If a business goes bust.....

(9 Posts)
inadreamworld Sat 09-Nov-13 19:14:08

DH and I were having a (hypothetical at the moment) chat about what if he and a mate started up their own company buying cheap/run down properties, doing them up and then selling them on at a profit (his friend is a builder).

My question is this. Sounds a bit pessimistic but if the worst happened and the company went bust with say, debts of £50,000 - £100,000 would we lose our family home? We are lucky enough to own our flat outright - we don't have a mortgage.

Obviously DH wouldn't want to do anything to put me or the children financially at risk.

NoAddedSuga Sat 09-Nov-13 22:03:32

Yes you would lose your home

You would not lose your home if you were a limited company though.

When you are a limited company, assets can only be taken that belong to the business to pay off any debt thats business related. The debt has to be under the company name though.

If you are not a limited company then personal assets would be taken to clear any debt

inadreamworld Sun 10-Nov-13 23:32:07

Thank you Suga - sounds too risky! And I expect forming a Ltd Company takes time and money....

Pisces Sun 10-Nov-13 23:34:05

You can become a limited company in the space of about 10 minutes and the cost can be under £20.00. Much safer way to proceed. You will need an accountant through to file your statutory accounts.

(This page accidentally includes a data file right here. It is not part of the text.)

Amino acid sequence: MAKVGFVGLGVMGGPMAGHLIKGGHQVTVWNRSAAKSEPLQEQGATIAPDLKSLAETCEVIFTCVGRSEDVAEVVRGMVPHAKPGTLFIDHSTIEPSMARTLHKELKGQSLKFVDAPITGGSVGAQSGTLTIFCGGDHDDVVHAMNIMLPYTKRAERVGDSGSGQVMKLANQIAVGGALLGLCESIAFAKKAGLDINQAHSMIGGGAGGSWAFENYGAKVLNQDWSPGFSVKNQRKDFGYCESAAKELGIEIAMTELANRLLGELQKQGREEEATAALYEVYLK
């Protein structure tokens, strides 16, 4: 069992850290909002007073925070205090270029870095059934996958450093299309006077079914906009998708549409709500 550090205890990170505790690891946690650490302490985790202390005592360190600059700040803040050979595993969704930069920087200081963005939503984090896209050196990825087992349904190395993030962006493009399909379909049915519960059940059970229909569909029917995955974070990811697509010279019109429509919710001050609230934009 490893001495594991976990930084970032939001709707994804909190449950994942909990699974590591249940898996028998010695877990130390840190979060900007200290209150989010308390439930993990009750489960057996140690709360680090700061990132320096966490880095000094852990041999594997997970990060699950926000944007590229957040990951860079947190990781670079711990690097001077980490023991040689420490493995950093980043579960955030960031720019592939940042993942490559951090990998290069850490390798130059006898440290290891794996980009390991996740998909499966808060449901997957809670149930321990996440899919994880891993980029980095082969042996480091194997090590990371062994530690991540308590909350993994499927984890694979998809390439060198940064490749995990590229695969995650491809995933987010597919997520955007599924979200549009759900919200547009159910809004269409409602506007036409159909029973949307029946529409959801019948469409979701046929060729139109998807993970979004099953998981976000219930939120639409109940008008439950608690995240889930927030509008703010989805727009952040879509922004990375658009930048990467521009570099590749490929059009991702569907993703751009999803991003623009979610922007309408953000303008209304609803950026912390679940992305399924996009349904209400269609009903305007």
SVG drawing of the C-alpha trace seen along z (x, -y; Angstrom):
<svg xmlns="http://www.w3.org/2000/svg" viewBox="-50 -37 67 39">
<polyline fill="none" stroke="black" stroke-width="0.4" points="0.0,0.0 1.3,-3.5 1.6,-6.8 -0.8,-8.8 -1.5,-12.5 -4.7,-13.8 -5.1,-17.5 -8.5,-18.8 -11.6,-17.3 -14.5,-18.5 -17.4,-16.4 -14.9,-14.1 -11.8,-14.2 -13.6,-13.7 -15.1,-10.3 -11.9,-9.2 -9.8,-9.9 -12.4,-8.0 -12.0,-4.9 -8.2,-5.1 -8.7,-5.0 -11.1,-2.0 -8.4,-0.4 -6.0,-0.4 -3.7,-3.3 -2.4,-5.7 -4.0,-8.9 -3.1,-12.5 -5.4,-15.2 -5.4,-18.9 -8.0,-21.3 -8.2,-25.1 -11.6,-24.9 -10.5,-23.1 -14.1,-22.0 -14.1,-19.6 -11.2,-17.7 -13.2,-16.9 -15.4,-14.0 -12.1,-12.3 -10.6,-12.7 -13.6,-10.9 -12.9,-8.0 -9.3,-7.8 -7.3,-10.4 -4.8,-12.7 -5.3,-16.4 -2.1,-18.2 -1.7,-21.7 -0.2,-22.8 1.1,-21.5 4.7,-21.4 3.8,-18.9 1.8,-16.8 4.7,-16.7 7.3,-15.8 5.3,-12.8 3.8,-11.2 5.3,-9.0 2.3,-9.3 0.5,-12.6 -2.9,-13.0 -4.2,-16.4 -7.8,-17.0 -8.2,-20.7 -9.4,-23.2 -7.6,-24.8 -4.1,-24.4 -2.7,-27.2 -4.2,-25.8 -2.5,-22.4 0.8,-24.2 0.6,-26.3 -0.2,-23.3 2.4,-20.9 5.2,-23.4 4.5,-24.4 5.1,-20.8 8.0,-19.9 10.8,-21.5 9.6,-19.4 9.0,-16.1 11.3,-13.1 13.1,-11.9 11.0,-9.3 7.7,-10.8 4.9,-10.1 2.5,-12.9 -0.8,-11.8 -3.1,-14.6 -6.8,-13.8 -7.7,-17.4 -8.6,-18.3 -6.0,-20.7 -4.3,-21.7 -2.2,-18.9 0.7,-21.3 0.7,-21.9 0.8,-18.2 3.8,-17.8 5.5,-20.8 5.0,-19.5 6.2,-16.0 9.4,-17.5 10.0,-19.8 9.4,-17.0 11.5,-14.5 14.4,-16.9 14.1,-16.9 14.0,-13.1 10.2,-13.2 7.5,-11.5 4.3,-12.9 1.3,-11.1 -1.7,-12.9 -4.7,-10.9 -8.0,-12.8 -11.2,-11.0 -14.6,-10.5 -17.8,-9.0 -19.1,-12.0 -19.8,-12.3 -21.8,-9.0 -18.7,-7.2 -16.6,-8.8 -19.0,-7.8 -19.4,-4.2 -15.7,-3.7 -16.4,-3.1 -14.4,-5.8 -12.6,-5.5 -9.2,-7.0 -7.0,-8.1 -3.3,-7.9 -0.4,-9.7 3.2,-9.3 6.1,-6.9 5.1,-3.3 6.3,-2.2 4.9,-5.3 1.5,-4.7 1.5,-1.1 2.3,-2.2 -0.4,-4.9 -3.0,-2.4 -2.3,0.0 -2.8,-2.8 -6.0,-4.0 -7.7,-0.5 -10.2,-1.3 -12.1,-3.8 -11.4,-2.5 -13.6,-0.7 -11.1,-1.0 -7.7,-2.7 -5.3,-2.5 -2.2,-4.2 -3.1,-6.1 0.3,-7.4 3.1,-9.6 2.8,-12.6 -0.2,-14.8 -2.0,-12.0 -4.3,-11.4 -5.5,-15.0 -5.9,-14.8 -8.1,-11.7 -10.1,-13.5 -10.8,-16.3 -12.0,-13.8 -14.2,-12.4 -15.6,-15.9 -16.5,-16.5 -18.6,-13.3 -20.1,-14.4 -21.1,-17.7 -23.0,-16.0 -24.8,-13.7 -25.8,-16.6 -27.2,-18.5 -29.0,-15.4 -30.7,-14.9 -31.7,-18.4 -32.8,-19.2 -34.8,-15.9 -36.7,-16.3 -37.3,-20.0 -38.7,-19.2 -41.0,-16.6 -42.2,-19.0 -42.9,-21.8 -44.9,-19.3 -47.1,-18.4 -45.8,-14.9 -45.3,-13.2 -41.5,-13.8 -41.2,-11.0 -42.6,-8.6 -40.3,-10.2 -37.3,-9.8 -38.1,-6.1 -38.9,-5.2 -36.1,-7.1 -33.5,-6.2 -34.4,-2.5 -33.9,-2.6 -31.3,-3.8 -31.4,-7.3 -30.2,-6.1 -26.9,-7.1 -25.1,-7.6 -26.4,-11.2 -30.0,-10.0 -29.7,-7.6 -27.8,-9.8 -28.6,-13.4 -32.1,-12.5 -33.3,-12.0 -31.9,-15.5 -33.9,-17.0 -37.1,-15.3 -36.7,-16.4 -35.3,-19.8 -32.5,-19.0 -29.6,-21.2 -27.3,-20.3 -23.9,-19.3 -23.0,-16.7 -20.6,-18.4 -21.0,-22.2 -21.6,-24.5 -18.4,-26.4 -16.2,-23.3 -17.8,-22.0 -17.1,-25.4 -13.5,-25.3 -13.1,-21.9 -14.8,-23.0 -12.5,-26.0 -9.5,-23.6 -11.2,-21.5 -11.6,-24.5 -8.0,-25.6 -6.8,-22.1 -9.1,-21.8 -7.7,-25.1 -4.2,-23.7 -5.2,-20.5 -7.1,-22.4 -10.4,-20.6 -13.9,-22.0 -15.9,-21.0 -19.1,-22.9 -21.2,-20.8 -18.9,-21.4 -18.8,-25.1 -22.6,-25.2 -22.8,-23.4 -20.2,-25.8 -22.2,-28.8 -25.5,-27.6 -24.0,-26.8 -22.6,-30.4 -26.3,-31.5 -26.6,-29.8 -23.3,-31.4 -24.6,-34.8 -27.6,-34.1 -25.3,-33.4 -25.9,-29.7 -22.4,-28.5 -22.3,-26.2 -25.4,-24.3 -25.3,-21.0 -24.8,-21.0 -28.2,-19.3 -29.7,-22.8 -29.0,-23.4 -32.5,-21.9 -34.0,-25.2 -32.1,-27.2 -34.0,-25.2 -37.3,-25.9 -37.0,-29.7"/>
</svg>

If you borrow money to buy the properties then the lender will take a personal guarantee from the directors...
Which means the directors personal possessions and bank accounts can be used to pay back the debt. Yes that would include your house.

Sorry just to clarify, the directors of the limited company that you might set up.

makeusawebsite Mon 11-Nov-13 17:37:10

Setting up a limited company is the way to go.... however, as a new company you will struggle to even get a lease on a building without having to become personally liable for it....let alone buying a property.

Limited companies do protect you in certain situations.... but in most cases where a third party may see risk they will require you to be personally held liable.

inadreamworld Wed 13-Nov-13 09:25:16

Thank you everyone. Really appreciate the advice. I think I will stick to being an English teacher for now!! But this is really useful to know.

HogFucker Wed 13-Nov-13 13:32:52

There are financial implications to being a Ltd co too though - more expensive to submit financial information.

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